On April 6, 2017, in the matter Sharon McGill v. Citibank, N.A., the California Supreme Court ruled unanimously that an arbitration agreement that waives a statutory right to seek public injunctive relief in any forum, is contrary to California public policy and is therefore unenforceable under California law.  In arriving at its ruling, the Court distinguished between class action waivers and the waiver of the right to public injunctive relief.  The Court held that class actions are a procedural device that enforces substantive law, while the right to public injunctive relief is an unwaivable substantive statutory remedy that the Legislature has expressly made available under certain laws.  Although this is not an employment case, the Court’s holding is important in the employment context because it distinguishes between the waiver at issue in the agreement, which it ruled was unenforceable, and class action waivers, which many employers include in their mandatory arbitration agreements.
Continue Reading In California, The Statutory Right To Seek Public Injunctive Relief Is Unwaivable

Many employers require employees to sign arbitration agreements at the inception of the employment relationship and prior to any disputes, such as part of their new hire packets or as a condition of their employment.  Recently, Congressional Democrats have introduced legislation to invalidate such pre-dispute arbitration agreements.
Continue Reading Congress Considers Limiting Pre-dispute Arbitration Agreements in the Employment Context

[UPDATE] On March 27, 2017, President Donald Trump signed into law a Congressional Review Act (“CRA”) resolution repealing the so-called “blacklisting” rule, which would have imposed strict labor reporting and other requirements upon government contractors. This was followed by an Executive Order (“EO”) signed by President Trump the same day, effectively nullifying President Barack Obama’s Fair Pay and Safe Workplaces EO that first called for the blacklisting rule. For additional details regarding the repeal, please see the April 26, 2017 blog article.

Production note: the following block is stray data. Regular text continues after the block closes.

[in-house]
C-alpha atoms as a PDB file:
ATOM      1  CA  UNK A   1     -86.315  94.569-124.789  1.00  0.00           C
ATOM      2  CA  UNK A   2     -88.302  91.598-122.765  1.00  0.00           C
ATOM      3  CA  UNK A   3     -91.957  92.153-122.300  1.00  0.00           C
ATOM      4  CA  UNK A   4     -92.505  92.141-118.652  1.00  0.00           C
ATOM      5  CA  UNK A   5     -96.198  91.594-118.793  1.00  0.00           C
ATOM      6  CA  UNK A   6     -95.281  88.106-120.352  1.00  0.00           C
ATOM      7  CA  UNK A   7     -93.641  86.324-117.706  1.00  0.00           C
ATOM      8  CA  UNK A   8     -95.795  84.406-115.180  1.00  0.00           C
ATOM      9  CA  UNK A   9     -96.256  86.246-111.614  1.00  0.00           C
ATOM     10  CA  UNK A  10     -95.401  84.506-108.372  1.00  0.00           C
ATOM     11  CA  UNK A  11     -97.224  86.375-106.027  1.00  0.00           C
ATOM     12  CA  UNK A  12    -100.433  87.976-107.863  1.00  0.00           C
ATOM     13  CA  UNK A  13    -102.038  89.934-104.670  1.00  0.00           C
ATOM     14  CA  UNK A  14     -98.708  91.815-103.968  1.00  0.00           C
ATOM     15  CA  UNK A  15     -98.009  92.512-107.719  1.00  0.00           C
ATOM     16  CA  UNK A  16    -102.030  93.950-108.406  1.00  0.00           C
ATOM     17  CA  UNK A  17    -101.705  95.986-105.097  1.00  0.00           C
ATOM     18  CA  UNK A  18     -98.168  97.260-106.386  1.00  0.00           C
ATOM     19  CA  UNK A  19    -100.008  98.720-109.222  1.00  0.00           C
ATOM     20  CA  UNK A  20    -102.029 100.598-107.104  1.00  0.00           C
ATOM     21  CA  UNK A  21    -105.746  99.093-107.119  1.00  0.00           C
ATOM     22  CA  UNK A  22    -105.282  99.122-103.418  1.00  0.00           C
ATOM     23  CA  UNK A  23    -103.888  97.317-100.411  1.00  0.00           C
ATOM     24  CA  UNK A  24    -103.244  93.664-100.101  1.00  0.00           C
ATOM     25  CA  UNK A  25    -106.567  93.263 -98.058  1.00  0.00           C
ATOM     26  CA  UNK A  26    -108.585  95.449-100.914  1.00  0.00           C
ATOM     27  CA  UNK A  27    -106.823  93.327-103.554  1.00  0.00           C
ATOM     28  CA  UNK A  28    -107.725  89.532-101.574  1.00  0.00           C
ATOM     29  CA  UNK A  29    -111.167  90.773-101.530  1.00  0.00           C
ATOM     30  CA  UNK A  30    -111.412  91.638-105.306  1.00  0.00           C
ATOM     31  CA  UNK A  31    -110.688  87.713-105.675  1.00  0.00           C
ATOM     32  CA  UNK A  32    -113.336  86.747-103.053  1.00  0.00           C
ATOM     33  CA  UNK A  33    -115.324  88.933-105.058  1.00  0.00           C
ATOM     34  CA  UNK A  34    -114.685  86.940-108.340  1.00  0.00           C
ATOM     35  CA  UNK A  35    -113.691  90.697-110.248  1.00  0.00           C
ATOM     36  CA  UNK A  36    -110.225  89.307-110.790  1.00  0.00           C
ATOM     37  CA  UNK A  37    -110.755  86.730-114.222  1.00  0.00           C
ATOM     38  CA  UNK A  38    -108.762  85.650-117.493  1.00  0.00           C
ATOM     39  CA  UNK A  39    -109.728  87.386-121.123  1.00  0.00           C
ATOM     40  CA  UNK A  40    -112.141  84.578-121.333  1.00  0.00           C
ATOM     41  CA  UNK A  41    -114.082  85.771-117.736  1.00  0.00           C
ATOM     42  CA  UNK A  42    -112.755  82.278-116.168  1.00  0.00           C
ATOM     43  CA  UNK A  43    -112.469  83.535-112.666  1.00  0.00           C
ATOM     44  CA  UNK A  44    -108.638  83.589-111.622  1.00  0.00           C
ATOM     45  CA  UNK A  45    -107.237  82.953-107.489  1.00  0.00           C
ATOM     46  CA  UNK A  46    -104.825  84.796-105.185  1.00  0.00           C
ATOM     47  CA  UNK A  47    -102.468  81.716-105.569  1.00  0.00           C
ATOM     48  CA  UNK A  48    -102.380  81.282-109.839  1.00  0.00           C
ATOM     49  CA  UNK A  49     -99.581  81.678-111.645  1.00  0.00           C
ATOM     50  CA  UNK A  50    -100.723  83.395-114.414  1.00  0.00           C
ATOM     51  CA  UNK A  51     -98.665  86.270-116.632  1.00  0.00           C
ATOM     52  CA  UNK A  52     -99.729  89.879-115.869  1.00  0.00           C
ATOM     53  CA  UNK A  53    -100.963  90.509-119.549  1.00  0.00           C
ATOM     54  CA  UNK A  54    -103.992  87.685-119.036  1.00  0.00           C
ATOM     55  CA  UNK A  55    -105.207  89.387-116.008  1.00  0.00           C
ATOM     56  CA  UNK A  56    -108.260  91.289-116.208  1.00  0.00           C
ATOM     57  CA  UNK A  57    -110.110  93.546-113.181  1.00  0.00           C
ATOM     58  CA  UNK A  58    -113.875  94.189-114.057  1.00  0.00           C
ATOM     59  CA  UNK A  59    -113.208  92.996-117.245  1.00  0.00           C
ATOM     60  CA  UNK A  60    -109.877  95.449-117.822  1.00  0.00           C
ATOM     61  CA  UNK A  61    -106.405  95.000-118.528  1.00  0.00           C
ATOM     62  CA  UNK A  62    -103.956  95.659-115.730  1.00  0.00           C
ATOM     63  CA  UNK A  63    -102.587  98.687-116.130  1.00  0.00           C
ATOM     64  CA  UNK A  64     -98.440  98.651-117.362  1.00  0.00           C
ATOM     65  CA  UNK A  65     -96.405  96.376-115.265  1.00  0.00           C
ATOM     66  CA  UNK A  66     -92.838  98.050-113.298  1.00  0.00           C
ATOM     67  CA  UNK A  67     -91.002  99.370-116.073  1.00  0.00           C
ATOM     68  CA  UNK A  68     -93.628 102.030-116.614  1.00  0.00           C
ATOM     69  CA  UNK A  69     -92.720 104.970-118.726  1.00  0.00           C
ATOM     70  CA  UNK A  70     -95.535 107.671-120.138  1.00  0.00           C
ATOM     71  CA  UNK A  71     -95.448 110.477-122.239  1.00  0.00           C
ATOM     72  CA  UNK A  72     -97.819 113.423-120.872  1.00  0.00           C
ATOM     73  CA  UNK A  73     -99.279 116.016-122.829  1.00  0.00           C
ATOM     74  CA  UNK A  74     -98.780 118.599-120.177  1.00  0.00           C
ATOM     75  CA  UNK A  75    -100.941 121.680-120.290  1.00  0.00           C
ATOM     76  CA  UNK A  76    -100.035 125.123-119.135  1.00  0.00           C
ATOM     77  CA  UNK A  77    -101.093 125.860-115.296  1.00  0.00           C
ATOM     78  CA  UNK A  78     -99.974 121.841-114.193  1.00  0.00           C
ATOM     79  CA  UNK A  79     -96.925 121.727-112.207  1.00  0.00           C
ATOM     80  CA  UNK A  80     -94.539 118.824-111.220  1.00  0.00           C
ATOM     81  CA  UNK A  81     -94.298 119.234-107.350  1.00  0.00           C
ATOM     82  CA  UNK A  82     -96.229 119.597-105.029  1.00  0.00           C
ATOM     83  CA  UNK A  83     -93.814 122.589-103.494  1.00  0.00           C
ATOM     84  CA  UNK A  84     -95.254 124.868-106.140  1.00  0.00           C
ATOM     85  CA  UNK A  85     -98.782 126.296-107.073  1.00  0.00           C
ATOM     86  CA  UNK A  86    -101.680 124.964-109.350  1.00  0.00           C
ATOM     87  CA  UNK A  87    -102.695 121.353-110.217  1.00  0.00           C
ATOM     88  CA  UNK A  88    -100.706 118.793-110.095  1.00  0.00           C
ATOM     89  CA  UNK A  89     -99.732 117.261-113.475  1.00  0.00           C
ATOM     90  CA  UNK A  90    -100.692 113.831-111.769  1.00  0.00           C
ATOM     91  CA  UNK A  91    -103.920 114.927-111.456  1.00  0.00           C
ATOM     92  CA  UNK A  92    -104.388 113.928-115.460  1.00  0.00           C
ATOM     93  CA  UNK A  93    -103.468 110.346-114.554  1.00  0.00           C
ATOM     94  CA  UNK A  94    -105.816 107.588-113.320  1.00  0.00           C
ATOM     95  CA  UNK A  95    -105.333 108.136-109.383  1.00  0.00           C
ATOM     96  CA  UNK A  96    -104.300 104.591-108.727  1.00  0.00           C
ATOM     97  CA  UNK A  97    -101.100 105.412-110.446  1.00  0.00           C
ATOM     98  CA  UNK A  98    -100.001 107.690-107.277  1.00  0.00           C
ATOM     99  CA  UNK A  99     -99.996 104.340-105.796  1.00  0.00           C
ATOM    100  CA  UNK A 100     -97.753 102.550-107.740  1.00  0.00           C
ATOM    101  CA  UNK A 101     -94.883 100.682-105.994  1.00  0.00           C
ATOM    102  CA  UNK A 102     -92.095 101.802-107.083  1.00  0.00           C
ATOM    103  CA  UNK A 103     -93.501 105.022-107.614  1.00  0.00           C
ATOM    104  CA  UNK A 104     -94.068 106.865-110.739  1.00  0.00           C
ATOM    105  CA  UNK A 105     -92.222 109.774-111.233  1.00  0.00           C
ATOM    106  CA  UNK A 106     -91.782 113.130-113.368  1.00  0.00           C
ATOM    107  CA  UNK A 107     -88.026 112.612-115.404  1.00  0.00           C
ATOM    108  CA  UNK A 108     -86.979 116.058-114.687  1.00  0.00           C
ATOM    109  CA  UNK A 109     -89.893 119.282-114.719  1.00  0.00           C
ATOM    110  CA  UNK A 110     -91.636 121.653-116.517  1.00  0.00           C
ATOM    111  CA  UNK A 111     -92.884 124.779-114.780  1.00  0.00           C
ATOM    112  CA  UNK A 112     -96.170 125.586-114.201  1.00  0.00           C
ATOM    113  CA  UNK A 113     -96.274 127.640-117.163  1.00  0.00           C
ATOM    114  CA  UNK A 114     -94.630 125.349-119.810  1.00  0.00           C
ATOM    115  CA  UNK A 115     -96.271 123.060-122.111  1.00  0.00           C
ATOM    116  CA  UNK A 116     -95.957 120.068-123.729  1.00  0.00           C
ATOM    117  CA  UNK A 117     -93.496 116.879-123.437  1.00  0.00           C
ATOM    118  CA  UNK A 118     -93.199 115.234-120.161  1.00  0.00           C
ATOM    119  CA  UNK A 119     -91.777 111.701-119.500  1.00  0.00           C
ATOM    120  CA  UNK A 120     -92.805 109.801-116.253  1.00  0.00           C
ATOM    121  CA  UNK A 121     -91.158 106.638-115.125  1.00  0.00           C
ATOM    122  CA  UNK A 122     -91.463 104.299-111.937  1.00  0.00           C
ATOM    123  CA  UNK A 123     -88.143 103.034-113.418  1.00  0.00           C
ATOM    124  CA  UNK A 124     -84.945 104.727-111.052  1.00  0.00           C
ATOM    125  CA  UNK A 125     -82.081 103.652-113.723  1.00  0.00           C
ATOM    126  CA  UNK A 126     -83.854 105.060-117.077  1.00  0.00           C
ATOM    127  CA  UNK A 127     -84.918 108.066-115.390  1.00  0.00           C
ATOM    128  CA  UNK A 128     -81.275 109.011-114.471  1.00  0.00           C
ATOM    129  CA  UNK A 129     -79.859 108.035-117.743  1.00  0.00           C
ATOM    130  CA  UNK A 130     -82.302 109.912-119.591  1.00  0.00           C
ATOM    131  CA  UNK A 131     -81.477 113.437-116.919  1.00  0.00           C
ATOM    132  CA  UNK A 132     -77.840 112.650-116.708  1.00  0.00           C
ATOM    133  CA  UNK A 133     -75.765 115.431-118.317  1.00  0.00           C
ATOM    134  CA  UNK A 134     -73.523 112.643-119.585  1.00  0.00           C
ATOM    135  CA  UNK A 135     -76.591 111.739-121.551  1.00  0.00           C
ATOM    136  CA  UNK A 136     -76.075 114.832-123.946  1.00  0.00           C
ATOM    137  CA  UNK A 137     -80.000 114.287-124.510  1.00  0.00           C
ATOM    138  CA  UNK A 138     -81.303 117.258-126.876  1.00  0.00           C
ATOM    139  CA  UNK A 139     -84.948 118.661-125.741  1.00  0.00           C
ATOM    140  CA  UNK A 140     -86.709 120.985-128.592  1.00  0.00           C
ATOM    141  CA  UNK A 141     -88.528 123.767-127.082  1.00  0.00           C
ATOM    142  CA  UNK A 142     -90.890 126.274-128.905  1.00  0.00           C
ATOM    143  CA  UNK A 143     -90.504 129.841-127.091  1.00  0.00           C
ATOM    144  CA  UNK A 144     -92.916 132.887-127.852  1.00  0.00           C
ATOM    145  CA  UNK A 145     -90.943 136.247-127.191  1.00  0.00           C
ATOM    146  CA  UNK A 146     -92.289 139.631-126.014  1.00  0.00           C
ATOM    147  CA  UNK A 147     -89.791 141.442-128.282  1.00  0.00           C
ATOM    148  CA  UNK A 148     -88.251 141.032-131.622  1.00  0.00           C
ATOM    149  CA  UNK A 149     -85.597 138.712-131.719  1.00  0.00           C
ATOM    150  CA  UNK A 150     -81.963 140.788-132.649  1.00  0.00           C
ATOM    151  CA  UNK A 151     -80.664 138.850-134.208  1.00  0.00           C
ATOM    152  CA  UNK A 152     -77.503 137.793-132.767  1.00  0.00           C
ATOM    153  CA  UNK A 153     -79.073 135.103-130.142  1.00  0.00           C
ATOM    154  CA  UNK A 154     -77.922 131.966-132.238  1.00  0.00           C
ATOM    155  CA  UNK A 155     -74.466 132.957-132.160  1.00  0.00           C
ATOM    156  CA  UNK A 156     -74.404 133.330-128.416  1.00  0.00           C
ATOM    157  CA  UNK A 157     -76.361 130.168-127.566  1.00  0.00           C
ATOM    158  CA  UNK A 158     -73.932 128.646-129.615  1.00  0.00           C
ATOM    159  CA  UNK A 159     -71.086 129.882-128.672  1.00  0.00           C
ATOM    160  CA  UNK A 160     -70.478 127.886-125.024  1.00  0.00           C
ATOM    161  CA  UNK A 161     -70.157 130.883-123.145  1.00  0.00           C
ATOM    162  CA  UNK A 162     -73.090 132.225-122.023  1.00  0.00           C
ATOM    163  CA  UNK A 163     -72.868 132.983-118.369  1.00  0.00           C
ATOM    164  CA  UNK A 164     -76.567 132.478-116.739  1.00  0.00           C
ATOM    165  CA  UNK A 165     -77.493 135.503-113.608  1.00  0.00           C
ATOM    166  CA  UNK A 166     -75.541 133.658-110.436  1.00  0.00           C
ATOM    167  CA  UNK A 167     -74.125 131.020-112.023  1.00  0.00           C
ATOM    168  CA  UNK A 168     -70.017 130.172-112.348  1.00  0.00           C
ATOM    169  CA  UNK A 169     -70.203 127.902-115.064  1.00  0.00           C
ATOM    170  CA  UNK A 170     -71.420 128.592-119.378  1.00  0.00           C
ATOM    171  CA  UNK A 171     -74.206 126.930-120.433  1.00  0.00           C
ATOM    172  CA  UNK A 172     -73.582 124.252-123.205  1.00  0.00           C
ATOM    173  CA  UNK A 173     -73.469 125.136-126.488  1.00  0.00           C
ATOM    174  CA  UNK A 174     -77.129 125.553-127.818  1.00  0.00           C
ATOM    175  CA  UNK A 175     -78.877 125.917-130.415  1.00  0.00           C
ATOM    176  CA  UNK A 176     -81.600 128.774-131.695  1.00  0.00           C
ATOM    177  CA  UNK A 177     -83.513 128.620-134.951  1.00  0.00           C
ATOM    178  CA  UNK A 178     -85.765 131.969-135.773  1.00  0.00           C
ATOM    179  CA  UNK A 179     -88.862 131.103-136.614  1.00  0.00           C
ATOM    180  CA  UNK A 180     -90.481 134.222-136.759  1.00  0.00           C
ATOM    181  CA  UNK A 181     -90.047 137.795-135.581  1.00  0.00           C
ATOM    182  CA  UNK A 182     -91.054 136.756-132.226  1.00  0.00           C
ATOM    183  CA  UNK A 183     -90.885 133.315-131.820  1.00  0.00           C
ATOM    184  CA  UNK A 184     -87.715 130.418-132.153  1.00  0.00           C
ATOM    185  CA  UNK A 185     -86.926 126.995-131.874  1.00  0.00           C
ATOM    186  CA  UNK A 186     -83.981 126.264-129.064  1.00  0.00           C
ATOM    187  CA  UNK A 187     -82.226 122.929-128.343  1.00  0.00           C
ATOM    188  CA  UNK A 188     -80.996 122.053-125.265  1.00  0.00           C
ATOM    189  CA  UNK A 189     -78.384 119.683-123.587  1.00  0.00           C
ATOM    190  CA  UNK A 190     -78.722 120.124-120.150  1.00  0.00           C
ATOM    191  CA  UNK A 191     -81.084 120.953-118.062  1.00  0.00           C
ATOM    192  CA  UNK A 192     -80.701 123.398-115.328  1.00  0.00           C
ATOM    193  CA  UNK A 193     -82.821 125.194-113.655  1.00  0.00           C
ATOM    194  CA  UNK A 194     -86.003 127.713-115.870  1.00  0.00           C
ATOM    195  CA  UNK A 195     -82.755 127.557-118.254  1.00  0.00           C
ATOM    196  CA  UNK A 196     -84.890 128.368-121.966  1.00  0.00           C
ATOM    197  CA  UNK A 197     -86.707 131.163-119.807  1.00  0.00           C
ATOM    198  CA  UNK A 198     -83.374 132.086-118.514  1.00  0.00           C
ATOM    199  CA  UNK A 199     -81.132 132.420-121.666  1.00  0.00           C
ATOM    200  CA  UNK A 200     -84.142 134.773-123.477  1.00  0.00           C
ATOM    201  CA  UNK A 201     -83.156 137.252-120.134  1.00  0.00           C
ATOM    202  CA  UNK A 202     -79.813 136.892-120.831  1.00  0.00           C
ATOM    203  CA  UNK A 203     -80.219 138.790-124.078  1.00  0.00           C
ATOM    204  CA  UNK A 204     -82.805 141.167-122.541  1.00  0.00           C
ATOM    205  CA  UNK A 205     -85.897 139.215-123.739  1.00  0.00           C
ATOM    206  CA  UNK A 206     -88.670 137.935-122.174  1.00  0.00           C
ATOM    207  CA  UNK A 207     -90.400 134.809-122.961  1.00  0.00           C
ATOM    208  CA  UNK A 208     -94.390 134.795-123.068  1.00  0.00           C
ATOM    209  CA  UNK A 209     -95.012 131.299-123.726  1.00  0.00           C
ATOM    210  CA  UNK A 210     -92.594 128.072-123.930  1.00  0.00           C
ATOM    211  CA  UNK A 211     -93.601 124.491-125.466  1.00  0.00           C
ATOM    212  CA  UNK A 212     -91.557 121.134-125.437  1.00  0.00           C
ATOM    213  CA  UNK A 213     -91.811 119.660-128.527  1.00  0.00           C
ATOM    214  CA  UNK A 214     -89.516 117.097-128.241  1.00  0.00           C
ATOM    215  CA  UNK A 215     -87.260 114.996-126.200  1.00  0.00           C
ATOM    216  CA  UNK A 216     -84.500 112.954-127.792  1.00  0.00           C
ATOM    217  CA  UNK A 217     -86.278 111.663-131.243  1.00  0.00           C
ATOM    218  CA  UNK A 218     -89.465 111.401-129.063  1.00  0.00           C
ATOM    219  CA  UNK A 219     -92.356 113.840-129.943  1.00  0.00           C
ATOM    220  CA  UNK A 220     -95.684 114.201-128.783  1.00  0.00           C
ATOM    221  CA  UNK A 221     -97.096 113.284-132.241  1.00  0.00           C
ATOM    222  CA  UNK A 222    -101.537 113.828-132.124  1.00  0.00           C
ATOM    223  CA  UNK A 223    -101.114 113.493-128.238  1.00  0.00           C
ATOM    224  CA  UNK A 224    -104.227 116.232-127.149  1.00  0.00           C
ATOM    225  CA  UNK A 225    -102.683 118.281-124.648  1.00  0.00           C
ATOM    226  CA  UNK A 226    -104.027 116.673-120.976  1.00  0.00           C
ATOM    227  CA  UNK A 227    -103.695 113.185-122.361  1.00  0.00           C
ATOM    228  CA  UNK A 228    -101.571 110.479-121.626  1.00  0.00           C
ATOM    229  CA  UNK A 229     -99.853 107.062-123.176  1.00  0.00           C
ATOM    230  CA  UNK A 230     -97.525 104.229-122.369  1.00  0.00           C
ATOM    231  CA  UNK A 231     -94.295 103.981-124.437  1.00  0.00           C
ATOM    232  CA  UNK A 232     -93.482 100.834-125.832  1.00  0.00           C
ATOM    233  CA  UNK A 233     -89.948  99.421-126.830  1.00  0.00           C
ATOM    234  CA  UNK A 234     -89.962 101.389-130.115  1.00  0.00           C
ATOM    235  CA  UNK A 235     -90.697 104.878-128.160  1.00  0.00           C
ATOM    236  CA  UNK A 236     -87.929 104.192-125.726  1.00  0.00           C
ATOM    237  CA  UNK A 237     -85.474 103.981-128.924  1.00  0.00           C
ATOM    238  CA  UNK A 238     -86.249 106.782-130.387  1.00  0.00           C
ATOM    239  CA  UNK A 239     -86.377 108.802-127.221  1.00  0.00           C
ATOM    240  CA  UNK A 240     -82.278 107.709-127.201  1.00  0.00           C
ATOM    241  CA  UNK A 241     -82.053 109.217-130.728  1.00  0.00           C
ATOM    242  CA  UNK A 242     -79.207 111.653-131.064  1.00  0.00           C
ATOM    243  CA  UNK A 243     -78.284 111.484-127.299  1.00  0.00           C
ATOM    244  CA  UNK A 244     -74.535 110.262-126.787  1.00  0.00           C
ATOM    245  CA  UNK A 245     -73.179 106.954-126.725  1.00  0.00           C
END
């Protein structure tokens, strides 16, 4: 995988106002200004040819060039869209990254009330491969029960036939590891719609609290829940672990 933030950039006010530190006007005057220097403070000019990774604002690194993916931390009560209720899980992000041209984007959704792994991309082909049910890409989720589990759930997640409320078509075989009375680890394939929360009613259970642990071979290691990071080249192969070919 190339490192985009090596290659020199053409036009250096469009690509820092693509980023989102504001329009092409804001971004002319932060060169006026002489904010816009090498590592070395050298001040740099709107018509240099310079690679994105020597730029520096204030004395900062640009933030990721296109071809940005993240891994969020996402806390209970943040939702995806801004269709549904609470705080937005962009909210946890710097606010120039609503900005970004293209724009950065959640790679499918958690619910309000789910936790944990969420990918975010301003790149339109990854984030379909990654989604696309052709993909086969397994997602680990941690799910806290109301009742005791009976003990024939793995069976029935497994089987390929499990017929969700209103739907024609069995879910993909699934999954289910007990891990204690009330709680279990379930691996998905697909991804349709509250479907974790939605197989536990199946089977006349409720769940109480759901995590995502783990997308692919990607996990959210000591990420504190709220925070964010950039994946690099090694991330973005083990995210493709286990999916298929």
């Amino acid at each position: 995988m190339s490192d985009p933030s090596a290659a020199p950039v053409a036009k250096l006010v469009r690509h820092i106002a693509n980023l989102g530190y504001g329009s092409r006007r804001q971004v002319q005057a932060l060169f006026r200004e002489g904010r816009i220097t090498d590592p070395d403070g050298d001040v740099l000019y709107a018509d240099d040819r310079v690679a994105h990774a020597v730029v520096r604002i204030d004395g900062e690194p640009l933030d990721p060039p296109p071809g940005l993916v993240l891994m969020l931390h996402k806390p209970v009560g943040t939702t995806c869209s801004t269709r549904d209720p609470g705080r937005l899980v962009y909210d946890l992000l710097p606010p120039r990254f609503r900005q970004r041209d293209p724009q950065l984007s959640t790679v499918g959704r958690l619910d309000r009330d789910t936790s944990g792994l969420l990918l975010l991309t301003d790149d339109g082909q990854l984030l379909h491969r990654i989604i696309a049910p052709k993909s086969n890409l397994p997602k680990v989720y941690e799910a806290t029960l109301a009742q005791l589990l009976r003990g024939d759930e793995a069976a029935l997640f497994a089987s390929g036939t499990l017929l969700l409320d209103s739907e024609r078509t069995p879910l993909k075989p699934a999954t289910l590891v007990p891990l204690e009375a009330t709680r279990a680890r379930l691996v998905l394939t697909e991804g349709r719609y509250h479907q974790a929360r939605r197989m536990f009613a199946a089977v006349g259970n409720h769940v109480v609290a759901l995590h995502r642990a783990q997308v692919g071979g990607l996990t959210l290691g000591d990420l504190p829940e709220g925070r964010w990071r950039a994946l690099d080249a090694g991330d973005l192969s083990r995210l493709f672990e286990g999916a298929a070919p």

On August 25, 2016, the United States Department of Labor (“DOL”) and Federal Acquisition Regulatory (“FAR”) Council published “Guidance for Executive Order 13673, ‘Fair Pay and Safe Workplaces’” (“final rule”).  Also referred to as the “blacklisting” rule, it imposes strict disclosure guidelines and requires that both prospective and existing contractors – as well as subcontractors – disclose violations of federal labor laws that resulted in administrative merits determinations, civil judgments, or arbitral awards or decisions.  The final rule also requires that contractors and subcontractors disclose specific information to workers each pay period regarding their wages and prohibits contractors from requiring that their workers sign arbitration agreements that encompass Title VII violations and claims of sexual assault or harassment.


Continue Reading Agencies Publish Strict New Reporting Guidelines for Government Contractors

On August 22, 2016, the Ninth Circuit joined the Seventh Circuit in the split amongst U.S. Circuit Courts of Appeal on the issue of enforceability of employment arbitration agreements precluding class actions.

The Ninth Circuit, similar to the Seventh Circuit in Lewis v. Epic Sys. Corp., held in 2-1 decision that an employer violates the National Labor Relations Act (NLRA) when it requires employees to sign an agreement precluding them from pursuing, in any forum, wage-and-hour claims against the employer on a collective basis.  To the contrary, the Fifth Circuit has upheld such arbitration agreements in D.R. Horton, Inc. v. NLRB and Murphy Oil USA, Inc. v. NLRB, finding that class action waivers do not violate the NLRA.


Continue Reading Ninth Circuit Invalidates Arbitration Agreement